Iowa’s gas tax would be eight cents per gallon higher by April, 2014 under a proposal that has cleared a five-member House panel.
The bill also calls for new yearly fees for hybrid vehicles and for vehicles that run on alternative fuels, like propane or natural gas. Another provision in the bill would raise the tax paid on new vehicle purchases from five percent to six percent of the purchase price.
“We’re concerned that would provide a disincentive to purchase new vehicles in the state,” says Scott Sundstrom, a lobbyist for the Iowa Automobile Dealers Association. “…The auto industry has had a pretty difficult past few years and is just emerging from a very difficult time and we think increasing the cost of motor vehicles at this time is not a good idea.”
Lobbyist Tom Fey says those new fees on hybrids and electric cars are “problematic” for his client, General Motors.
“We see it as a very difficult situation when you’re trying to encourage the development of fuel-efficient vehicles and then you discourage the purchase of them by increasing the registration fees,” Fey says.
Under the proposal that cleared a five-member House subcommittee today, a new $100 fee would be established for electric cars and other vehicles, like some trucks and buses, which run entirely on alternative fuels like natural gas or propane and use no gas or diesel fuel whatsoever. A new $50 fee would be tacked onto the yearly registration for “multiple-fuel” vehicles that run on a combination of electricity and gas or diesel. Lindsey McQuarry, a lobbyist for Iowans for Tax Relief, says her group is opposed to the entire bill, both the fee and the tax increases.
“We are very concerned about the impact this gas tax increase will have on all Iowans at a time when it’s already difficult to make ends meet,” McQuarry says.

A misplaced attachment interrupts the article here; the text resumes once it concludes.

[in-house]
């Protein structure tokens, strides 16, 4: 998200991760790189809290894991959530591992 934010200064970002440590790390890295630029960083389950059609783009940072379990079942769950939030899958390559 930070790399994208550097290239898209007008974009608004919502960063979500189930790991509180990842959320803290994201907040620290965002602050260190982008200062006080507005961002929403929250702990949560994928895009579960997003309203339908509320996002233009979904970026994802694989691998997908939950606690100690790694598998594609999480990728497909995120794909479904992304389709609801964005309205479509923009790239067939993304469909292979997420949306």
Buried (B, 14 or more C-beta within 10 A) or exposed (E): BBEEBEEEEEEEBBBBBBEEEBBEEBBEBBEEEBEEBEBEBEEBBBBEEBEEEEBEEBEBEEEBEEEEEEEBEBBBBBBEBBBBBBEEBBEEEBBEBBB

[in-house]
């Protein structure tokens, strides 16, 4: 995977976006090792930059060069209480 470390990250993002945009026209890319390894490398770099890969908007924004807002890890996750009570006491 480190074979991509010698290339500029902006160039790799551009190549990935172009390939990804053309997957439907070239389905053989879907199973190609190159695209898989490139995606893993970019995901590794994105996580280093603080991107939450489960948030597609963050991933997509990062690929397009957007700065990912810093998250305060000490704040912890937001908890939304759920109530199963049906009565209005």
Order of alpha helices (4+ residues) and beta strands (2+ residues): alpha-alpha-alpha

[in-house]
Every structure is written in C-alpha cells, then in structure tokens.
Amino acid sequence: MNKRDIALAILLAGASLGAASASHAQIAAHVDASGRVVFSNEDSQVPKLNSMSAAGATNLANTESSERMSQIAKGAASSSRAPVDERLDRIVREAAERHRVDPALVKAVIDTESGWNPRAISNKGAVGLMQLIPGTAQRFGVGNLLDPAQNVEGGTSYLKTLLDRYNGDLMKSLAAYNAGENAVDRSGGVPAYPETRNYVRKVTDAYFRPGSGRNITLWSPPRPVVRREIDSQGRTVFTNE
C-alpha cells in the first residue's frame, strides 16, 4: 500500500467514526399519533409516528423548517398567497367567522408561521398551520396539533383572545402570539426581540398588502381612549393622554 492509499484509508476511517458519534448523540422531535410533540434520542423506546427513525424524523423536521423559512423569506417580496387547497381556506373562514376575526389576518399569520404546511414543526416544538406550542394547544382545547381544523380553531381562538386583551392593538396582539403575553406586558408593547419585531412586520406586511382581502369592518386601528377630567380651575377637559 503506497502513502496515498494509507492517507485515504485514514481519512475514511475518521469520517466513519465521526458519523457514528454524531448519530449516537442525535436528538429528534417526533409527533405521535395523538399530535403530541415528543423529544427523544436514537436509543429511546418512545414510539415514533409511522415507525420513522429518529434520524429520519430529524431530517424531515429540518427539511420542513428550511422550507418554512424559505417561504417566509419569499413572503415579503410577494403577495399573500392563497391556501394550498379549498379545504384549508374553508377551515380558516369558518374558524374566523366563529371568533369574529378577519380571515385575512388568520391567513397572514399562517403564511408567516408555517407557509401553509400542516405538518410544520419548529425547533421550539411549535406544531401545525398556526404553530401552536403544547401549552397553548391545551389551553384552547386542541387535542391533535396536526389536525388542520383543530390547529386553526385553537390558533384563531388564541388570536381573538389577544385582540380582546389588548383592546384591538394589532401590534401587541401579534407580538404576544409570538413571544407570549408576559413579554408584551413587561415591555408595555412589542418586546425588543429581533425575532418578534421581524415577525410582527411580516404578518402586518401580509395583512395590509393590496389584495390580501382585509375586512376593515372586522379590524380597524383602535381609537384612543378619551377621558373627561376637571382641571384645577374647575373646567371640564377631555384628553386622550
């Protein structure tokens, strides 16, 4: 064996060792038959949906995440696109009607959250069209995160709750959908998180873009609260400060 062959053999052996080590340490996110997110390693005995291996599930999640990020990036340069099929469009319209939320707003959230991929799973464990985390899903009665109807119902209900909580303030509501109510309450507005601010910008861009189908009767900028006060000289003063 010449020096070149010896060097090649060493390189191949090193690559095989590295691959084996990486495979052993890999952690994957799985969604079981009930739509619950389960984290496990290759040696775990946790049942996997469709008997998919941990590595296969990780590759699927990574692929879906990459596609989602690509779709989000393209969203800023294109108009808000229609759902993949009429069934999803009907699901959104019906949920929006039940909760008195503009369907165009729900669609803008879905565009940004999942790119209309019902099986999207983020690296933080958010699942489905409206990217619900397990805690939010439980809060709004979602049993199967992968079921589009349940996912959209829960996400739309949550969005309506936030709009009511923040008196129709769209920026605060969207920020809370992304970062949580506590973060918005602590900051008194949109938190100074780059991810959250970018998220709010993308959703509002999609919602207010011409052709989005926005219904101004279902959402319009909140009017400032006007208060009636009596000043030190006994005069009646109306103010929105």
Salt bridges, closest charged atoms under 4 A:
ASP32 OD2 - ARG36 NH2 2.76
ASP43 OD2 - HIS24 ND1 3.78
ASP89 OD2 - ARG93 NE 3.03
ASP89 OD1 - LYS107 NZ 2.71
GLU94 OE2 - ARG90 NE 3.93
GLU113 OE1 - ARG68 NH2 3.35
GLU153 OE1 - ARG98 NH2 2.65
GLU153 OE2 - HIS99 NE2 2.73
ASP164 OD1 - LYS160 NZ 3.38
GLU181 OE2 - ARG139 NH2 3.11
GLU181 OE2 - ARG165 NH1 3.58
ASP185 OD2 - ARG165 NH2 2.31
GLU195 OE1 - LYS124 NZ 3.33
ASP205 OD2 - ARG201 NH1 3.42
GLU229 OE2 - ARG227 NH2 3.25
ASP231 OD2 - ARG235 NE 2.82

But the bill has the support of other groups, like the Iowa Bankers Association and the Iowa Motor Truck Association. Lyle Brehm of the Iowa County Engineers Association says his group backs the tax hike, too.
“Looking down the road, we’re going to need new revenues if we’re going to keep things moving in Iowa,” Brehm says.
Matt Steinfeldt of the Iowa Farm Bureau says the state needs the extra tax money to fix the state’s aging transportation infrastructure.
“Our members feel increasing the state’s motor fuel tax is the most equitable way to fund the state’s roads and bridges,” Steinfeldt says.
A bill pending in the Iowa Senate would hike the state gas tax by 10 cents per gallon by January 1, 2014. That bill does not propose any increases in vehicle fees.
A poll conducted last week for a Republican-leaning group called the Legacy Foundation found only a third of Iowans support a gas tax hike, while over 60 percent of those surveyed opposed an increase in the gas tax as well as increases in vehicle registration fees.